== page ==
In 1997, Anu Singh, a beautiful young Indian-Australian woman studying law at ANU killed her boyfriend Joe Cinque, an Italian-Australian engineering student, by first drugging him and then injecting him with a lethal dose of heroin while he slept. It was supposed to be a murder-suicide, except Singh couldn’t go through with the second part. Instead, she watched for 36 hours as Cinque died an agonising death. He was only 26 years old.

In Joe Cinque’s Consolation, Australian writer Helen Garner tries to make sense of this brutal, senseless and absolutely bizarre crime. She flies to Canberra to attend the trial of Singh and her obedient friend and ‘accomplice’, Madhavi Rao, befriending Joe Cinque’s parents and becoming more and more emotionally involved.

Why did Singh do what she did? Why did Rao help her? Why did their friends, all of whom knew about Singh’s plans, do nothing to stop them (they even attended a supposed ‘suicide’ party). Were they mentally ill or were they simply manipulating the law? And was psychiatry and the law going to allow them to get away with it?

This is a chilling, gut wrenching book. Filled with intricate details and descriptions of the death, the trial and the aftermath, it is admittedly painful to read at times, and yet I could not stop turning the pages. It is the kind of book that makes me want to devour more non-fiction in a hurry.

Garner writes with a simple, elegant prose that somehow cuts straight to the heart. Given the title of the book and the facts that she became friends with the Cinques and never managed to interview either Singh or Rao, it is no surprise which side she takes.  I suppose she makes an attempt to be objective, to be understanding to the other side, but she never got very far.  But that’s Helen Garner for you.  Say what you want about her, but at least she has the balls to put her views out there, even if she knows she may be crucified for them (like she was when she published The First Stone, which detailed a sexual harrassment claim by two young women against the head of their college at Melbourne University).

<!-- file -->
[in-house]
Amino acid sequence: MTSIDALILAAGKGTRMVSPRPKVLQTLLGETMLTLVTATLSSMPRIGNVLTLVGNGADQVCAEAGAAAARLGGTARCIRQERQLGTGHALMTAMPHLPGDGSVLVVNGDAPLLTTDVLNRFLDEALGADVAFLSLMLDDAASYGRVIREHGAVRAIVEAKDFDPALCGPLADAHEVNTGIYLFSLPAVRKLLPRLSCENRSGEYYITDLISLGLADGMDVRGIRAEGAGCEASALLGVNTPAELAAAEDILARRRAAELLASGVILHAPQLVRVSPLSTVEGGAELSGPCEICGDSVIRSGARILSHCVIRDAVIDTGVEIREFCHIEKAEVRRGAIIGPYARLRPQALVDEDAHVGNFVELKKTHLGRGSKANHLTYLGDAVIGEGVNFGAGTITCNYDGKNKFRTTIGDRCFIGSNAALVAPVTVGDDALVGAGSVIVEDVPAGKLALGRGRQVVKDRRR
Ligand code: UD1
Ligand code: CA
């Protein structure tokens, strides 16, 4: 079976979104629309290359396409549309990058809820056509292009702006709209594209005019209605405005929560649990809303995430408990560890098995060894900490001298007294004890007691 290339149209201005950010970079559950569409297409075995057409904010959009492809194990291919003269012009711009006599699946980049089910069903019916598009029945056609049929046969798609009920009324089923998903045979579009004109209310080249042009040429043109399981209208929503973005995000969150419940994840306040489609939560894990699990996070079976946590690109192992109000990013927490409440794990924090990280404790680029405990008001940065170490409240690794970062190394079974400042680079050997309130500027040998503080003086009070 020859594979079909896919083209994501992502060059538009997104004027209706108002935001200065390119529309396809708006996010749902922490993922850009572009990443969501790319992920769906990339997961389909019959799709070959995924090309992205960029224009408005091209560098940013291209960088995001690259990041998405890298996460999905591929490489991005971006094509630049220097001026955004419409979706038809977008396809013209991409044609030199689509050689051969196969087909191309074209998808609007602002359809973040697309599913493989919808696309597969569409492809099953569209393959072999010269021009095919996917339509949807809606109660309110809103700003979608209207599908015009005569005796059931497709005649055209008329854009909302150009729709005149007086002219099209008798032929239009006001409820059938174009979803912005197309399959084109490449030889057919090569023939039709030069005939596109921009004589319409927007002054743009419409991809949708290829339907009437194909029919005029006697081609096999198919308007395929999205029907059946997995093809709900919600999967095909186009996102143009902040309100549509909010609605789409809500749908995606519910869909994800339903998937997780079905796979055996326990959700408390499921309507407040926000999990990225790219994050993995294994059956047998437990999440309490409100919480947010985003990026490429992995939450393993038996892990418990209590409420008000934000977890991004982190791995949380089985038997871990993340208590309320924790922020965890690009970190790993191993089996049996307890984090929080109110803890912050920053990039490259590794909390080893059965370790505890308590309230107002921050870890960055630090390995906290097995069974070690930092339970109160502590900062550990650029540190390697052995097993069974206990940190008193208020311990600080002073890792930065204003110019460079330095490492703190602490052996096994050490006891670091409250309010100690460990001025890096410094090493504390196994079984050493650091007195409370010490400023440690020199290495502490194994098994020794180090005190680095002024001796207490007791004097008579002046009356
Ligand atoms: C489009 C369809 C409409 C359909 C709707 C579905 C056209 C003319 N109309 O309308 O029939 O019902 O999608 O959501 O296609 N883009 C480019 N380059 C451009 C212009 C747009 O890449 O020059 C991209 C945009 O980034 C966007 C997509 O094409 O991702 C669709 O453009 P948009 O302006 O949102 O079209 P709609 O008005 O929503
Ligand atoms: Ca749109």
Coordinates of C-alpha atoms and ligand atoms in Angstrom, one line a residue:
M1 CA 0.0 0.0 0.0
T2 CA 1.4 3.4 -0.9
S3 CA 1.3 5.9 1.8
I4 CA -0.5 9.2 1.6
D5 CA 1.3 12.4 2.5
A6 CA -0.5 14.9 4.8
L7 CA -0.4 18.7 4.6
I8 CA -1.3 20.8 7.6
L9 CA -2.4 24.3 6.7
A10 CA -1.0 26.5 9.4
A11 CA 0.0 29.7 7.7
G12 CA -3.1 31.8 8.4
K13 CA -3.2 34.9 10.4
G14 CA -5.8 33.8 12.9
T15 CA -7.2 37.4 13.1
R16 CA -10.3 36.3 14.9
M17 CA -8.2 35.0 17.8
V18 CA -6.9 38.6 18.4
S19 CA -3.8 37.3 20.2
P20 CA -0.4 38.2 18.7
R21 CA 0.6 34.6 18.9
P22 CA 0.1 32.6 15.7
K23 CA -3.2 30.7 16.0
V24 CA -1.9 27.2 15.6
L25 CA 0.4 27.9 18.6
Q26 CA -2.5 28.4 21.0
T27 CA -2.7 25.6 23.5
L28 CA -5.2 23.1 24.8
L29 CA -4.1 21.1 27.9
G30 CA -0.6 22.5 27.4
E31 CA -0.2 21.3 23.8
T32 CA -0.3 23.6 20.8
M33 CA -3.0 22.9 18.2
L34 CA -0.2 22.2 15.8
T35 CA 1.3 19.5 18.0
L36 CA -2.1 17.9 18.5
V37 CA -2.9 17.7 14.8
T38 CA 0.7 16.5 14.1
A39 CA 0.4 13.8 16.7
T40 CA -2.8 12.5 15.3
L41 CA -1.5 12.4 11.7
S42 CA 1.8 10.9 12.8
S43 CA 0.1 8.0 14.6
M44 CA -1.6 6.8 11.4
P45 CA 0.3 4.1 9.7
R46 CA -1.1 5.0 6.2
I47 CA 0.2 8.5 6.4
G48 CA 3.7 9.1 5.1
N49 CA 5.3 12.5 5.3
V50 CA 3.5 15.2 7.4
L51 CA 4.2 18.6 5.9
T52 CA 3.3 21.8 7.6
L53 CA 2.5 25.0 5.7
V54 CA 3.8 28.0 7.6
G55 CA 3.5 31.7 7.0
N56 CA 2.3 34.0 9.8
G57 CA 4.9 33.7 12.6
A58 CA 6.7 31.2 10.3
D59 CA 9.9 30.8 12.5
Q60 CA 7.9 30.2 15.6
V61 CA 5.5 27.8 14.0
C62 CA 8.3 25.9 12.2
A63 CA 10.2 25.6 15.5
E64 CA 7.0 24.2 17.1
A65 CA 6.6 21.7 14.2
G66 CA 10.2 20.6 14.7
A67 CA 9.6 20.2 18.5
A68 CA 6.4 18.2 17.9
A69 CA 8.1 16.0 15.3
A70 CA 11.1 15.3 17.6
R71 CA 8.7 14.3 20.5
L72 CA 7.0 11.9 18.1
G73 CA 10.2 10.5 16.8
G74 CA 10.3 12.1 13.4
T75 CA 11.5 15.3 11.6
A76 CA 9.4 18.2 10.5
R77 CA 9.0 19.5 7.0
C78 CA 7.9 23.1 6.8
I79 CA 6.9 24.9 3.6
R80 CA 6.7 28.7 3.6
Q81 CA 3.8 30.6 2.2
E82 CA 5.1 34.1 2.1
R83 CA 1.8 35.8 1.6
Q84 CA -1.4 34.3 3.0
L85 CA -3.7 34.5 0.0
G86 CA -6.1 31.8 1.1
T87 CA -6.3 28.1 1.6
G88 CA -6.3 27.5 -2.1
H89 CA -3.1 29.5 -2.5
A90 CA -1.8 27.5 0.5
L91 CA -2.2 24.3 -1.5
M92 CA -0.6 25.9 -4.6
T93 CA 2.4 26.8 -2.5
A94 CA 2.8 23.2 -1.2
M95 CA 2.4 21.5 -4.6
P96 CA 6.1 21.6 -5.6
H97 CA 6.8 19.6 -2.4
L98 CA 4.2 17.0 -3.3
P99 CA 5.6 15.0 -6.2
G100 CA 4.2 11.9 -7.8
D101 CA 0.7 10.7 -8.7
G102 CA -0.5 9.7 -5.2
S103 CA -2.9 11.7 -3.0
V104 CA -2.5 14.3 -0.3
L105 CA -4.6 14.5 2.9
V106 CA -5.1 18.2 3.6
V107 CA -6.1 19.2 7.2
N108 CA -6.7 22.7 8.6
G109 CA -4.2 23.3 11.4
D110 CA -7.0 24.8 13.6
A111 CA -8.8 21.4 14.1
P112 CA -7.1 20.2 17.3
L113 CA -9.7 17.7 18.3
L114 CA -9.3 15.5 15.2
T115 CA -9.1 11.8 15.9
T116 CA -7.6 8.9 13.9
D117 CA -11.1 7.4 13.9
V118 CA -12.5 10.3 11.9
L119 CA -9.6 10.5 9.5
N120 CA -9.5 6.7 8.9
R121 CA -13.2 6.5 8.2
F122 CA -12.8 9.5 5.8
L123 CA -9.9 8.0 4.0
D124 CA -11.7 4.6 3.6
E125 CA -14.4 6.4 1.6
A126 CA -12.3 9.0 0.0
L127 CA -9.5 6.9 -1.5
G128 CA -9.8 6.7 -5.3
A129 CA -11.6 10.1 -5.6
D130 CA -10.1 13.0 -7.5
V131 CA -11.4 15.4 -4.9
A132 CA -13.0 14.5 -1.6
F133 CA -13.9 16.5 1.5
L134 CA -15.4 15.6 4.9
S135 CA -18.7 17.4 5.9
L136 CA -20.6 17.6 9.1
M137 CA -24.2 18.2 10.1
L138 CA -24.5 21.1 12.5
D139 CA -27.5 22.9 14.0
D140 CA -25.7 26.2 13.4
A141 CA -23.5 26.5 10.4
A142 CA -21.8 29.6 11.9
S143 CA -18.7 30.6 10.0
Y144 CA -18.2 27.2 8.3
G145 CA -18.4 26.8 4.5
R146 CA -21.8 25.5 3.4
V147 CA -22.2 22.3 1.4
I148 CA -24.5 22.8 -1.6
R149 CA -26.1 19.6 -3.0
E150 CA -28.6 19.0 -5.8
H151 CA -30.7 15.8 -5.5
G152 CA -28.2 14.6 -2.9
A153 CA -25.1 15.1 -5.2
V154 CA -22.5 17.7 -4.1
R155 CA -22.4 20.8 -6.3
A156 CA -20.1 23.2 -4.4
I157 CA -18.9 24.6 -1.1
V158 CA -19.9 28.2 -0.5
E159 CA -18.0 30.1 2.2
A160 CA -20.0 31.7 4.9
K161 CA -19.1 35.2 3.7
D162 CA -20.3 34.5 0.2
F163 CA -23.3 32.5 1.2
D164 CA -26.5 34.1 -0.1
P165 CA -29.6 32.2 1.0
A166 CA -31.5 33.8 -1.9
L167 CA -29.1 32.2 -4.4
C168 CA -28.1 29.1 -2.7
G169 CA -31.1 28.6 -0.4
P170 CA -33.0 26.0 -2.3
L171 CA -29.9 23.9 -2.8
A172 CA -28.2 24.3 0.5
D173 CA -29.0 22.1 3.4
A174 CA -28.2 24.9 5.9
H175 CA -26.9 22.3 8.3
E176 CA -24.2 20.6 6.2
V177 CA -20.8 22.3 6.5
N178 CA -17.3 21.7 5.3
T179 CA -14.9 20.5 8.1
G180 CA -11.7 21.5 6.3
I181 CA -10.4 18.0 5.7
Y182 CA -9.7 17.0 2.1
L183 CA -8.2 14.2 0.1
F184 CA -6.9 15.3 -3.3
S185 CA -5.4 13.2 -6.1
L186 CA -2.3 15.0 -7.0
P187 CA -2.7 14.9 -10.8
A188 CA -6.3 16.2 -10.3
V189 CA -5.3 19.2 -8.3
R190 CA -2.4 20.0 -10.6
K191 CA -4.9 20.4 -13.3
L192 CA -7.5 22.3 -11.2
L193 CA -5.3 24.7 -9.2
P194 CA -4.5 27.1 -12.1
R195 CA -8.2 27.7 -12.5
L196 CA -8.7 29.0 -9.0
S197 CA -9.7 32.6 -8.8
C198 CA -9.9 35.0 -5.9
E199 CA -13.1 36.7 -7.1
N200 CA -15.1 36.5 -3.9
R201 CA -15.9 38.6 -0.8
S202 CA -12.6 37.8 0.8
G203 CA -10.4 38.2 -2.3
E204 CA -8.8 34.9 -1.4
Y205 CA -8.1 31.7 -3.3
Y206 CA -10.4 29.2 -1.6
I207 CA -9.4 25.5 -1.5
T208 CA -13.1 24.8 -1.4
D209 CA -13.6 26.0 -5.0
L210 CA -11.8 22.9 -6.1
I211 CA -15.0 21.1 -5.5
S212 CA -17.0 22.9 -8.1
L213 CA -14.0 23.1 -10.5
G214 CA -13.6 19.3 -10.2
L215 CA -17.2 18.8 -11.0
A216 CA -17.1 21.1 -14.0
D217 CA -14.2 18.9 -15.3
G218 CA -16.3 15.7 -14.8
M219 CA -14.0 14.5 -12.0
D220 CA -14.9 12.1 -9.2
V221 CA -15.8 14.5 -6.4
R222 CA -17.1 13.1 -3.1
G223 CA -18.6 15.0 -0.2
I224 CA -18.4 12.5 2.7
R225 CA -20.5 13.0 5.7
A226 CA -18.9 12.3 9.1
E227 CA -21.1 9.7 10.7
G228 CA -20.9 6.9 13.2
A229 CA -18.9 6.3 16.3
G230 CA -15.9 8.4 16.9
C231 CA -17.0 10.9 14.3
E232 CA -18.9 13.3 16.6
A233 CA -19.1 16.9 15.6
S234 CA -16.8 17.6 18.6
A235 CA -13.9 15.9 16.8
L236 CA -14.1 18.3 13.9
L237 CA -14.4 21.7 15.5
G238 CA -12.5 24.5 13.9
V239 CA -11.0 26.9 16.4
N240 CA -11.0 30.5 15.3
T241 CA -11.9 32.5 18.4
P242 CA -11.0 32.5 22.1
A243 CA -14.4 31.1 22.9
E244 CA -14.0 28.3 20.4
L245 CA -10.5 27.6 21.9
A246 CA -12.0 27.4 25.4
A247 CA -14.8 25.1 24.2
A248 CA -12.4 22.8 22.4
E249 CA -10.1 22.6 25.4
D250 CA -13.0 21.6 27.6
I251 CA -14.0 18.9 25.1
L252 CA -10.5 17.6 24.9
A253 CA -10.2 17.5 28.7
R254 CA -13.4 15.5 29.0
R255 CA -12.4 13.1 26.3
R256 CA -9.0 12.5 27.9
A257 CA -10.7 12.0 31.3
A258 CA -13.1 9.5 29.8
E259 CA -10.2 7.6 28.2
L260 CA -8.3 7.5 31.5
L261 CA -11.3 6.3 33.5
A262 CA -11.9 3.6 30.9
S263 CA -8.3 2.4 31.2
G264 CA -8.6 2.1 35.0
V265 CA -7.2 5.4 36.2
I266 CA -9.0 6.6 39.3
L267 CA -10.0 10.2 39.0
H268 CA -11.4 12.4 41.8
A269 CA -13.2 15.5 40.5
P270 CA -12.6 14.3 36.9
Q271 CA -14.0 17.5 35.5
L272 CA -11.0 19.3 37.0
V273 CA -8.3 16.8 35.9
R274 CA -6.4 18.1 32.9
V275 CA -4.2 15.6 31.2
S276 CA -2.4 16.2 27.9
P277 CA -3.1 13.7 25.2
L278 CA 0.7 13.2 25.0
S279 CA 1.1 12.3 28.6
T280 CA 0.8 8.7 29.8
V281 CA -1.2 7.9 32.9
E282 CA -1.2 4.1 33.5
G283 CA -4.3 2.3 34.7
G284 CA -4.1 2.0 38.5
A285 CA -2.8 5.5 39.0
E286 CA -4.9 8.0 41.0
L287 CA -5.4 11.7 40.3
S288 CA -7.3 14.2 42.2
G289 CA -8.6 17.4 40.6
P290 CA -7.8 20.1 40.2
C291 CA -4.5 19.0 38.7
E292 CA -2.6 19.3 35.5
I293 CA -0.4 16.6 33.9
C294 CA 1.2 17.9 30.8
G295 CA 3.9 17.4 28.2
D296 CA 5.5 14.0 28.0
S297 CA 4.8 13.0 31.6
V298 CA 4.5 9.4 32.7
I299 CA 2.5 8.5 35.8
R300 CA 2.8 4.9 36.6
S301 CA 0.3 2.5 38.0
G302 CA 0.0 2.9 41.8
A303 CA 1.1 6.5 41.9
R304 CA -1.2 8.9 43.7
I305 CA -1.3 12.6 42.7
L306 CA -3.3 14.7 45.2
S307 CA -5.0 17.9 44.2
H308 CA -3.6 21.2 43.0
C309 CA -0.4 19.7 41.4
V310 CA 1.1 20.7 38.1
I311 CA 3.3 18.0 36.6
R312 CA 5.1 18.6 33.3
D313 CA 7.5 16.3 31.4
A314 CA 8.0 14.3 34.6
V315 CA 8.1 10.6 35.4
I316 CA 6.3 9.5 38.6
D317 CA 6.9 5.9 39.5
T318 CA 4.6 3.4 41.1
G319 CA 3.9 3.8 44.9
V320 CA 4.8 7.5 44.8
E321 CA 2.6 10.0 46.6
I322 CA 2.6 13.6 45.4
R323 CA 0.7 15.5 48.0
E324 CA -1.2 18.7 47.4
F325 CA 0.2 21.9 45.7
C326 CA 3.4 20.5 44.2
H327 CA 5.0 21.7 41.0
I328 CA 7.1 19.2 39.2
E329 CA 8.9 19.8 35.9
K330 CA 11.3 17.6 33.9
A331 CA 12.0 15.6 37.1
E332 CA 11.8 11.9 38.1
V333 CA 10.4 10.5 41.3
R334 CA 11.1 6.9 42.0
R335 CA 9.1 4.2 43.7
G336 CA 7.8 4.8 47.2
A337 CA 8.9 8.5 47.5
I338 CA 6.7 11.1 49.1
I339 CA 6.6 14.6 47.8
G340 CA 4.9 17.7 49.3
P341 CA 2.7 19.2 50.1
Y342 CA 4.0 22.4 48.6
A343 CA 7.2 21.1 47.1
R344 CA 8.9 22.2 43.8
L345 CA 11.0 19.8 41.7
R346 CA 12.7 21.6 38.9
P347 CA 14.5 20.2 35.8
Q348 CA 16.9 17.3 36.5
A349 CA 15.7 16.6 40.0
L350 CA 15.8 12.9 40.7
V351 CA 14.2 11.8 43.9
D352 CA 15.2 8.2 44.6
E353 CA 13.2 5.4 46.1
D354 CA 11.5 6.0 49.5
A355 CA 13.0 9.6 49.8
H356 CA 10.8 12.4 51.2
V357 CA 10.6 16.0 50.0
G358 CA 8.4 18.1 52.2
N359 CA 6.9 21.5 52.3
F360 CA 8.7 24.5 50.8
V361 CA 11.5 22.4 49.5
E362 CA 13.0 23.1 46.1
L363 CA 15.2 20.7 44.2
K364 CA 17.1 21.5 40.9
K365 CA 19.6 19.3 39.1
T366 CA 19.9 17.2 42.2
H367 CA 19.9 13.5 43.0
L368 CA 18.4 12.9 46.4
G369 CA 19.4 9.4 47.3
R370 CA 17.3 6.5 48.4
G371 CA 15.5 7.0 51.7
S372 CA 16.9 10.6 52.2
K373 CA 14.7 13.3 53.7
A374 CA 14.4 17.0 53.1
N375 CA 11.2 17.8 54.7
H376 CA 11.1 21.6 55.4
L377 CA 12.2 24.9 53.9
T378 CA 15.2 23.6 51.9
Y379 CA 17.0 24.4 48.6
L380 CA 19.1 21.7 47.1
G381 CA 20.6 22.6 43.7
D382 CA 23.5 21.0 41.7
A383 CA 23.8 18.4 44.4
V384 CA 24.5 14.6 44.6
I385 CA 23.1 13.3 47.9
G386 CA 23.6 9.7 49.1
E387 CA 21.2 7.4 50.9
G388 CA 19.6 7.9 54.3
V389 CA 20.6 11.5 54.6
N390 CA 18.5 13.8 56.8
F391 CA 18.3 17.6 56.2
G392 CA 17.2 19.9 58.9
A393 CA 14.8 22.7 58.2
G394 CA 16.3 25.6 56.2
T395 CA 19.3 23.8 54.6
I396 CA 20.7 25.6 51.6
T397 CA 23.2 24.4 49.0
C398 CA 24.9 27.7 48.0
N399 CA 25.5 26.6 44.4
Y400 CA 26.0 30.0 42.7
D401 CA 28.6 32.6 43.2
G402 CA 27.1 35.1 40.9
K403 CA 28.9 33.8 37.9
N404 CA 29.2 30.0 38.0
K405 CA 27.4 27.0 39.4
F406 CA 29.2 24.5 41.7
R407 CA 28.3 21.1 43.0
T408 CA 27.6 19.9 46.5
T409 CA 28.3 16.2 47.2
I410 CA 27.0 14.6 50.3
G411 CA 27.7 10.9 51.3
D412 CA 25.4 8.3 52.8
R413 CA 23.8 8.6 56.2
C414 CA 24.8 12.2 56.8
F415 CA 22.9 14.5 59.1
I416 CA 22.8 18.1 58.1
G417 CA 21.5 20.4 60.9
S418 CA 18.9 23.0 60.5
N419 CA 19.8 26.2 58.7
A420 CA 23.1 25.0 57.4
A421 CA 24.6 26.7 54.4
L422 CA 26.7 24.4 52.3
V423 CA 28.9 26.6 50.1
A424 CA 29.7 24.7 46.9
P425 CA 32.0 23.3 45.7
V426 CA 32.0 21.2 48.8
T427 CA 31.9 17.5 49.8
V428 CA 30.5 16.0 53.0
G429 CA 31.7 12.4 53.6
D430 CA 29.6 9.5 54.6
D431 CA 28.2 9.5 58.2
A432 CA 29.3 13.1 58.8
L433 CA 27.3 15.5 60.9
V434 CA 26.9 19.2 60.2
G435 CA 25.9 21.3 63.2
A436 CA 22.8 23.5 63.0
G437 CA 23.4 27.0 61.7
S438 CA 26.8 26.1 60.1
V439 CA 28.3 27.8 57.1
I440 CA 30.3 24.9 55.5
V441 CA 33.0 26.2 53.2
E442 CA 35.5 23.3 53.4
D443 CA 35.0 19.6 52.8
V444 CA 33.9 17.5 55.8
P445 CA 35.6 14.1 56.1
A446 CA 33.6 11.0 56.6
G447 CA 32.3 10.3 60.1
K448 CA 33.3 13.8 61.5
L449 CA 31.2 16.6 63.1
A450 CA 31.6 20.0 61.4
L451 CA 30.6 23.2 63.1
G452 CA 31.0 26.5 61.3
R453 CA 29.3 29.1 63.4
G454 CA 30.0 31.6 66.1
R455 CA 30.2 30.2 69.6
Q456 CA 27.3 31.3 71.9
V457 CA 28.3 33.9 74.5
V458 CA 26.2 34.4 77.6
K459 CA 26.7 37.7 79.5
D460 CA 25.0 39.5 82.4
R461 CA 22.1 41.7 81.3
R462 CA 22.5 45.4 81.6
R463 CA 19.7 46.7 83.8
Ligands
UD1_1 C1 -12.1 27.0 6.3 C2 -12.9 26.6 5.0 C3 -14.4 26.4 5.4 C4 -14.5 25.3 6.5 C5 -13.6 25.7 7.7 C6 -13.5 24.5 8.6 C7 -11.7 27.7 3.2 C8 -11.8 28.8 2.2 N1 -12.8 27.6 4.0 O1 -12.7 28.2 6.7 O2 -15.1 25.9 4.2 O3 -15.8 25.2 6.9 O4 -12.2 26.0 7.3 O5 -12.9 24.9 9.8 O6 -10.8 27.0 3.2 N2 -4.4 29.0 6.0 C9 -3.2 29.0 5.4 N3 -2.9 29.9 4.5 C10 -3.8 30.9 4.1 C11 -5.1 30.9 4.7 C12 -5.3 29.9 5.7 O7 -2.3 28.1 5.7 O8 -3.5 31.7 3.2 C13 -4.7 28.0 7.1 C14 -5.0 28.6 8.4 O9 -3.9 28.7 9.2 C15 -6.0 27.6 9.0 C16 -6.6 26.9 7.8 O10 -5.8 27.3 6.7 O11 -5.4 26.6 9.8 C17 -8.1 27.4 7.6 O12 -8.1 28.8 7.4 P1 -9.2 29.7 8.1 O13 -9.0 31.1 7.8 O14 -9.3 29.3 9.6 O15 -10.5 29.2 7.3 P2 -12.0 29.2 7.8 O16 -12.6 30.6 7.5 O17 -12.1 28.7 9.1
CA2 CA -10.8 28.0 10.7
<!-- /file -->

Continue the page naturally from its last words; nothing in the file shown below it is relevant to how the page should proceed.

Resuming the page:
I had wanted to read this book since being introduced to it in my non-fiction writing class last year, and was glad to discover that it is compulsory reading for one of my other subjects this year (two birds with one stone!).  I read it all in China (about half of it on the plane ride over) and discussed it in class this week.  I was surprised by lukewarm reception by some of my classmates, who thought this was more Helen Garner’s consolation than Joe Cinque’s because she inserts herself firmly into the narrative.  They didn’t care about her marriage break up, how tired she was feeling, how outraged she felt for the Cinques.  She was pushing her life and personal beliefs onto her readers, and they despised that.

I don’t agree.  It’s her book.  Why should she keep her opinions to herself?  This is not a lifeless news report that purports to be objective.  By being so close to the ‘action’, she had woven herself into the fabric of the story.  She could have written herself out of it, like Capote in In Cold Blood, but instead she chose to tell it from her eyes and heart.  Besides, we have a choice.  We don’t have to read it.  We don’t have to agree with her.

No matter the opinion, few would disagree that Joe Cinque’s Consolation is a fantastic read.  It may be flawed book, but still a very good one, and one that had me captivated from start to finish.

4.25 stars out of 5

[For those who have read the book or are interested, I would recommend checking out this ABC interview with Anu Singh and the Cinques.  Really chilling, riveting stuff (with spoilers of course).